Everybody wants a piece of Facebook. Personally, I hate Facebook but I have an account like everybody, and it’s hard to argue with the position the monstrous social networking site now occupies. But now we can add “skirting the laws about issuing stock” to reasons to hate Facebook.
A couple of weeks ago, investment bank Goldman Sachs bought just under ten percent of the total Facebook stock mass, not as a buy-and-hold investment but to re-sell to their clients. If you’re a Goldman Sacks client with a large enough portfolio to qualify, this is your chance to own Facebook stock even though Facebook stock isn’t officially available on the open market.
Except, whoops! Because of the way US securities law is written, that might not be legal. I emphasize the phrase “might not be legal” here, both because I’m not an attorney and because there’s some genuine question as to what is “allowed” when private stock transactions take place.
And that’s what’s happening with Goldman Sachs and Facebook stock. Facebook’s stock isn’t being traded on the open market. You can’t just sell it or buy it at a publicly-driven per-share price by calling your broker or going on-line. And I suppose that’s fine. Facebook would prefer to stay a private company and avoid dealing with the morass of regulations by which public companies must abide.
On the other hand, what’s happening with Facebook stock will likely be found to be illegal sooner or later. So now, Goldman Sachs has announced that they still intend to sell Facebook stock to their best clients, but only those who live outside the USA.
Nice job with customer service there, Goldman.
No one should be surprised that Goldman Sachs is skirting the law on the Facebook stock issue; let’s remember the role the investment powerhouse played in the whole financial debacle that’s still gripping the world’s economy. And Facebook is . . . well, they’re Facebook. If you watched the Golden Globes Awards a couple of nights ago you saw the producers of The Social Network (“the Facebook movie”) repeatedly make nice to Facebook even though the movie has been continuously derided by Facebook as a work of fiction. Facebook is THAT powerful. Even if you have a bad relationship with them failing to pretend otherwise is a perilous choice.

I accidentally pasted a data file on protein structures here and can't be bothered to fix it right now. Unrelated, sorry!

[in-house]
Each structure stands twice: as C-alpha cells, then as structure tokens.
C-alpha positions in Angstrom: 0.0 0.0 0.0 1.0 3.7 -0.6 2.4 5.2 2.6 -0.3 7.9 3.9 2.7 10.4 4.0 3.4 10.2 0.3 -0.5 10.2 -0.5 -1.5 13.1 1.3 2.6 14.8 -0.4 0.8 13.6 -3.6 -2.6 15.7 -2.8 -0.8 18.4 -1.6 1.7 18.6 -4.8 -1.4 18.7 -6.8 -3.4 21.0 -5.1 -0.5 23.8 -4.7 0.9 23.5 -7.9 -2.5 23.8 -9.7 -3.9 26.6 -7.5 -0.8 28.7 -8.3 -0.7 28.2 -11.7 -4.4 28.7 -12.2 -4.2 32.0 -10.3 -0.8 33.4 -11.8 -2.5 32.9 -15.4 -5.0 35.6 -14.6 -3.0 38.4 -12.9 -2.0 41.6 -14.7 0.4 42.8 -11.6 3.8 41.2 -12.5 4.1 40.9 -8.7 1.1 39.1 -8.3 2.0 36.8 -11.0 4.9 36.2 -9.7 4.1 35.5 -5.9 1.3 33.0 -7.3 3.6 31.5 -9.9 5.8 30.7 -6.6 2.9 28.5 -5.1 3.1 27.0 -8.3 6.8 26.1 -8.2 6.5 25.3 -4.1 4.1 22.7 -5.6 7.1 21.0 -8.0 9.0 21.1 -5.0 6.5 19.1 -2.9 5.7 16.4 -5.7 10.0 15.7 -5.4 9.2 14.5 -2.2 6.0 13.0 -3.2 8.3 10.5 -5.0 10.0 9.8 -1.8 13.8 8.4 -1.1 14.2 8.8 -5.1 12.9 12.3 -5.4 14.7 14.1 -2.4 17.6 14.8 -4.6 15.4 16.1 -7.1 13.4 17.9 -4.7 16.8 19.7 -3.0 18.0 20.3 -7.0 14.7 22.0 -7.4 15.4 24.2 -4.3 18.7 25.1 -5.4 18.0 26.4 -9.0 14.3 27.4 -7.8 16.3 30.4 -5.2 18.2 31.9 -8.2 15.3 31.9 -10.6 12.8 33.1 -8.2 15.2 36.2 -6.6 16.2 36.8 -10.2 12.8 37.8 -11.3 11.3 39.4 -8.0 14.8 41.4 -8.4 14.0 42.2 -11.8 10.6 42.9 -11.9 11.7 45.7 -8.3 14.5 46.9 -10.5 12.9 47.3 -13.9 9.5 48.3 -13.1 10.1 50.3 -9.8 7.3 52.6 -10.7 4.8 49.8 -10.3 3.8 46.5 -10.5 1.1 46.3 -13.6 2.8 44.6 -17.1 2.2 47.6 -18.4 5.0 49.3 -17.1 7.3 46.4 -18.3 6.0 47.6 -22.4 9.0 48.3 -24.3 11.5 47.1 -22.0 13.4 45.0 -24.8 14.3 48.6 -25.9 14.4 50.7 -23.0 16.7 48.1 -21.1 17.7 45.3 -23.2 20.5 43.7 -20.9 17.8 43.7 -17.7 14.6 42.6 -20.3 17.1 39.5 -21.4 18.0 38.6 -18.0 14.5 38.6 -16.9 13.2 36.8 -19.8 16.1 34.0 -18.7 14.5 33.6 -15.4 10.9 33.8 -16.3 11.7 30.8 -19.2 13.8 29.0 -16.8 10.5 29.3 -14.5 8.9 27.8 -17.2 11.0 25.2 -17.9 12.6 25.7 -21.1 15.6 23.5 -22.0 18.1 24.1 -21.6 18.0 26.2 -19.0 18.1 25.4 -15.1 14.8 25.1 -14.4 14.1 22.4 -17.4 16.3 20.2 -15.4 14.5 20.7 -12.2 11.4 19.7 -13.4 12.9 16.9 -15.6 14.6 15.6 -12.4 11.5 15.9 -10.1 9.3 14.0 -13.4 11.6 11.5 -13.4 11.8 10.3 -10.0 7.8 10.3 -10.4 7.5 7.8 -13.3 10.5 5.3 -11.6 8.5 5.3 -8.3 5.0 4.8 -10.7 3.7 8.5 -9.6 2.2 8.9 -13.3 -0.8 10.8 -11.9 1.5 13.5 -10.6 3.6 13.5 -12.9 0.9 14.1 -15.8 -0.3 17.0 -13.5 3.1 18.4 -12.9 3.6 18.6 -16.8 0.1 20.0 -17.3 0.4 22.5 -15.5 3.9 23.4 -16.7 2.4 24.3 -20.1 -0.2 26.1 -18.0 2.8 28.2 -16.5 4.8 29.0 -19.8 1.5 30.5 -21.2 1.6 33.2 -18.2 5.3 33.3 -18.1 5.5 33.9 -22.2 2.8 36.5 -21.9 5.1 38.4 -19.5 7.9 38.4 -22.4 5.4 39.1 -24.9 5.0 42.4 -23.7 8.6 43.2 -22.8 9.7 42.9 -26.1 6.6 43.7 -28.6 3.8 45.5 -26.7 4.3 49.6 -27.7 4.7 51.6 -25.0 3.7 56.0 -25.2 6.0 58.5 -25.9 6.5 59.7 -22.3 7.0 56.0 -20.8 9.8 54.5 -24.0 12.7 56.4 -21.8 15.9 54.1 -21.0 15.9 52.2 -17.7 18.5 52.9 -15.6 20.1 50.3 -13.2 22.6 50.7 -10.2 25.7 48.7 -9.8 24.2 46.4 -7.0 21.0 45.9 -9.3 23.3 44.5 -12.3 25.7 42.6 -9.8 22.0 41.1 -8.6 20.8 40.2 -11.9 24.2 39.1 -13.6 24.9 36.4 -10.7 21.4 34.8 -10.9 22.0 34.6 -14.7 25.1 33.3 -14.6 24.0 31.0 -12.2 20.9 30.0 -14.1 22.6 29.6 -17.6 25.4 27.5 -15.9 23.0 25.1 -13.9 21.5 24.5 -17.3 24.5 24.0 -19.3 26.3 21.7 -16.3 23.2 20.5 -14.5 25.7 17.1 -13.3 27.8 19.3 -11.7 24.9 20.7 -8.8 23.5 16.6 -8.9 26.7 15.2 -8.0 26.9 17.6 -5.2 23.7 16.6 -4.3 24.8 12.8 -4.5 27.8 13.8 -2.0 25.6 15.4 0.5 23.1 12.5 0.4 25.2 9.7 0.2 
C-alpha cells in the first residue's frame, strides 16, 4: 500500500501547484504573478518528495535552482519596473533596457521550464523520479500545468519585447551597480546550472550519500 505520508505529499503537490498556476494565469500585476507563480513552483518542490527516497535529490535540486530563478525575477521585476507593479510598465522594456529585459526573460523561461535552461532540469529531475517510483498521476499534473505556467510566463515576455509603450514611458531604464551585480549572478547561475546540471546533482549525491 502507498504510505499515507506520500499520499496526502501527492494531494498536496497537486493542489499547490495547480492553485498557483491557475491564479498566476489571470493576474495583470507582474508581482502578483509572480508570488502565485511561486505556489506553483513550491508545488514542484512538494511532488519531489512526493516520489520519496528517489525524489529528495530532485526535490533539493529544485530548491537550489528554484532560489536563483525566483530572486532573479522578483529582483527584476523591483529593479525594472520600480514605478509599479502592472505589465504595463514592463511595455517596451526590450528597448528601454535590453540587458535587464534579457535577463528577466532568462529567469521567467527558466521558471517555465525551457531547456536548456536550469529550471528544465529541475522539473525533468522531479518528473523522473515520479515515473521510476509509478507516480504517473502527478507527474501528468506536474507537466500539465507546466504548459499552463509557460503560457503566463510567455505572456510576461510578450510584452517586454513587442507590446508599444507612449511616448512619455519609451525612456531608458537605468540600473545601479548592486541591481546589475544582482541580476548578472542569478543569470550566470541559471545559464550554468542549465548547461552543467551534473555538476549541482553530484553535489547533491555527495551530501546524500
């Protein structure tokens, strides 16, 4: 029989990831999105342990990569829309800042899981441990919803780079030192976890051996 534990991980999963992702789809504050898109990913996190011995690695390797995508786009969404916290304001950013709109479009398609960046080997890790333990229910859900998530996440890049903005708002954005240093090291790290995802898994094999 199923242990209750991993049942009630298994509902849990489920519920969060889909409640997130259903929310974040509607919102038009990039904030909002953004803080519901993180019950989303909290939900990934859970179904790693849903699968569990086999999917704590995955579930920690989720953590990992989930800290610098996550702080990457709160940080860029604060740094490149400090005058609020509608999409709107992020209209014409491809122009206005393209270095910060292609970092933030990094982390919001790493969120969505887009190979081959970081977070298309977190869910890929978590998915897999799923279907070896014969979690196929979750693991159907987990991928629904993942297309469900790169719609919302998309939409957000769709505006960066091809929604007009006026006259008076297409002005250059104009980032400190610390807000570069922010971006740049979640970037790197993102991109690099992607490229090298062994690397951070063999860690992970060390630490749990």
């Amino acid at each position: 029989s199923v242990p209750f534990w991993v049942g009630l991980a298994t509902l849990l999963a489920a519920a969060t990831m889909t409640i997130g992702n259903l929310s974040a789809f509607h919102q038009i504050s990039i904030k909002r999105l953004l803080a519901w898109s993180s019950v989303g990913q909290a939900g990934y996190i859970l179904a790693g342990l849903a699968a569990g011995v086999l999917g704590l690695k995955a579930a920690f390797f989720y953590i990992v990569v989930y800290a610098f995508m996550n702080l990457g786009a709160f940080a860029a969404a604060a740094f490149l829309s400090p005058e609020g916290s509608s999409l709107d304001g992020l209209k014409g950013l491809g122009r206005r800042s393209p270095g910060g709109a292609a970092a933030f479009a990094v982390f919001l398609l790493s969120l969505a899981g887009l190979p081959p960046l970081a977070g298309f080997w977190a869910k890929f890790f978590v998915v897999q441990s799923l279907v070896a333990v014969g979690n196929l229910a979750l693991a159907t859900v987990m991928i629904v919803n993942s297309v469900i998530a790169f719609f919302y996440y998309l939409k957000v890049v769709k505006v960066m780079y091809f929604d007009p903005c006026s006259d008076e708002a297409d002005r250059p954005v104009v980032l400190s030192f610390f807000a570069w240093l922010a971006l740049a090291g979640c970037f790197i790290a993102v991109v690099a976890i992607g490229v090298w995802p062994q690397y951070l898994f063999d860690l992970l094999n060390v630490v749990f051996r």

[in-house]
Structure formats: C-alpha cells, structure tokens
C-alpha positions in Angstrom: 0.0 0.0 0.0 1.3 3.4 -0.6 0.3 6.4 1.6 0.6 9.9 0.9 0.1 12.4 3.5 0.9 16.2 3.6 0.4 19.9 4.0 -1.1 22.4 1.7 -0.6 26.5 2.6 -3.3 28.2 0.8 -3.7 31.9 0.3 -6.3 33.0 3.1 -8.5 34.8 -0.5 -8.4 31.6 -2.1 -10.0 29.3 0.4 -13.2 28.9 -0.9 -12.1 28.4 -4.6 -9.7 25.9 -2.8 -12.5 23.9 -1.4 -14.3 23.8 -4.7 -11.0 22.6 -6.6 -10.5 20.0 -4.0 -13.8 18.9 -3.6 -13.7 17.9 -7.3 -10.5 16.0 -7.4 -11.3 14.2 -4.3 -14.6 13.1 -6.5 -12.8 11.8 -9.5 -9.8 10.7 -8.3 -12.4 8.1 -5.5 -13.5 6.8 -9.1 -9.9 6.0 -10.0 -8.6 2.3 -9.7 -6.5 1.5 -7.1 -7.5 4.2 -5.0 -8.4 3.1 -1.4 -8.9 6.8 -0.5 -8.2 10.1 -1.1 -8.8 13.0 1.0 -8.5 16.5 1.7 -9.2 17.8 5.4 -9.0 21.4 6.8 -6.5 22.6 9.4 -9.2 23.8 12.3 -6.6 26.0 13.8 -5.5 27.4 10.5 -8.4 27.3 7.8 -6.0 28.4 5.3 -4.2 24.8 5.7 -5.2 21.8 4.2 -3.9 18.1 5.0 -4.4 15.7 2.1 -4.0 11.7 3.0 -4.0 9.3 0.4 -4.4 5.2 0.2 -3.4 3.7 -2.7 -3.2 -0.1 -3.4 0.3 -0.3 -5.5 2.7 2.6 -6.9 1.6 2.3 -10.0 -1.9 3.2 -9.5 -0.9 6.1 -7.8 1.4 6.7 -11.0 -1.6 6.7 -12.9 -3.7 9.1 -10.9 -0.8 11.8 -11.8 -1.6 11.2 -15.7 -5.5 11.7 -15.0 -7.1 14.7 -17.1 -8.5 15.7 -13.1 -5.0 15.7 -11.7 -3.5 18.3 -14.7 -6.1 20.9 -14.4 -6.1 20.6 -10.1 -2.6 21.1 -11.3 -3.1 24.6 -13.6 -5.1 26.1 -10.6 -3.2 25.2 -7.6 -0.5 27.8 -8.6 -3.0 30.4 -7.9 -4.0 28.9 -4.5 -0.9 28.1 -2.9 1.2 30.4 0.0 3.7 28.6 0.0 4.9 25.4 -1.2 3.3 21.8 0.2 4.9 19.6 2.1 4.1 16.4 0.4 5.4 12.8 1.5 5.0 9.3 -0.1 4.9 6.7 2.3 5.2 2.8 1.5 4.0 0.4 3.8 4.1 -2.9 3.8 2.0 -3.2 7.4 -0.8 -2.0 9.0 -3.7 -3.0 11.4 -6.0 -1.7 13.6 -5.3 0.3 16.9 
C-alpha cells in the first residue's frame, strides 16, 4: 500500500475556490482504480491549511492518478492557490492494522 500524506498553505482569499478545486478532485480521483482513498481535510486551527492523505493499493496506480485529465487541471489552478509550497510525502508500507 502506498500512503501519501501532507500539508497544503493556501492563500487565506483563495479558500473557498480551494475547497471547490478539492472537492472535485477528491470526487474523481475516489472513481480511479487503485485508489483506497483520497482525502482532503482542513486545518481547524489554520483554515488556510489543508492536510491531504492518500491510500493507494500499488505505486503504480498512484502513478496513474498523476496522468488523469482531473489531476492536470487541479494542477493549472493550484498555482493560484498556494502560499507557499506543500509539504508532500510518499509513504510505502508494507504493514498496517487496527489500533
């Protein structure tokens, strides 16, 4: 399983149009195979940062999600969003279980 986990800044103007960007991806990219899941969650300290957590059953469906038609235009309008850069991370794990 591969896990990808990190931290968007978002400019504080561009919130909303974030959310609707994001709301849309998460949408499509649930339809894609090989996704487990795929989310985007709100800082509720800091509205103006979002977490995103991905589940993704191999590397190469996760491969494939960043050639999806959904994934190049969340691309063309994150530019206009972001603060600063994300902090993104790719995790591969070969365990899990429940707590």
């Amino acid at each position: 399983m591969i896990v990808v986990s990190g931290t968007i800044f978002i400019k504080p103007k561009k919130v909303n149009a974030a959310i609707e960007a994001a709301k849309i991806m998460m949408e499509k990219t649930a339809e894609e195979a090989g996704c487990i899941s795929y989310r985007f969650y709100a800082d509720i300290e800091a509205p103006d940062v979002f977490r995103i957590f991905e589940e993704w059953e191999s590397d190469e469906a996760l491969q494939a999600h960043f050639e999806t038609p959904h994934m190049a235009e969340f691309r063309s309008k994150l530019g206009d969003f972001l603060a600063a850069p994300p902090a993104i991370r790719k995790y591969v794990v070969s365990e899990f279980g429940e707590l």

But if Facebook has become so powerful they can float Facebook stock out onto the market without having to follow regulations for doing so, and perform “the Facebook stock float” with the help of a company with as dubious a recent track record as Goldman Sachs, and then pretend Facebook stock is being issued privately when it’s obviously not really the case, something’s wrong.
Of course, if you’re a rich, foreign-based Goldman Sachs client you don’t care. In fact, you like this and have already contacted your Goldman Sachs broker to buy some Facebook stock.
Maybe this is just sour grapes. Anyone want to bribe me, next? For enough Facebook stock, my morals can be bought, too.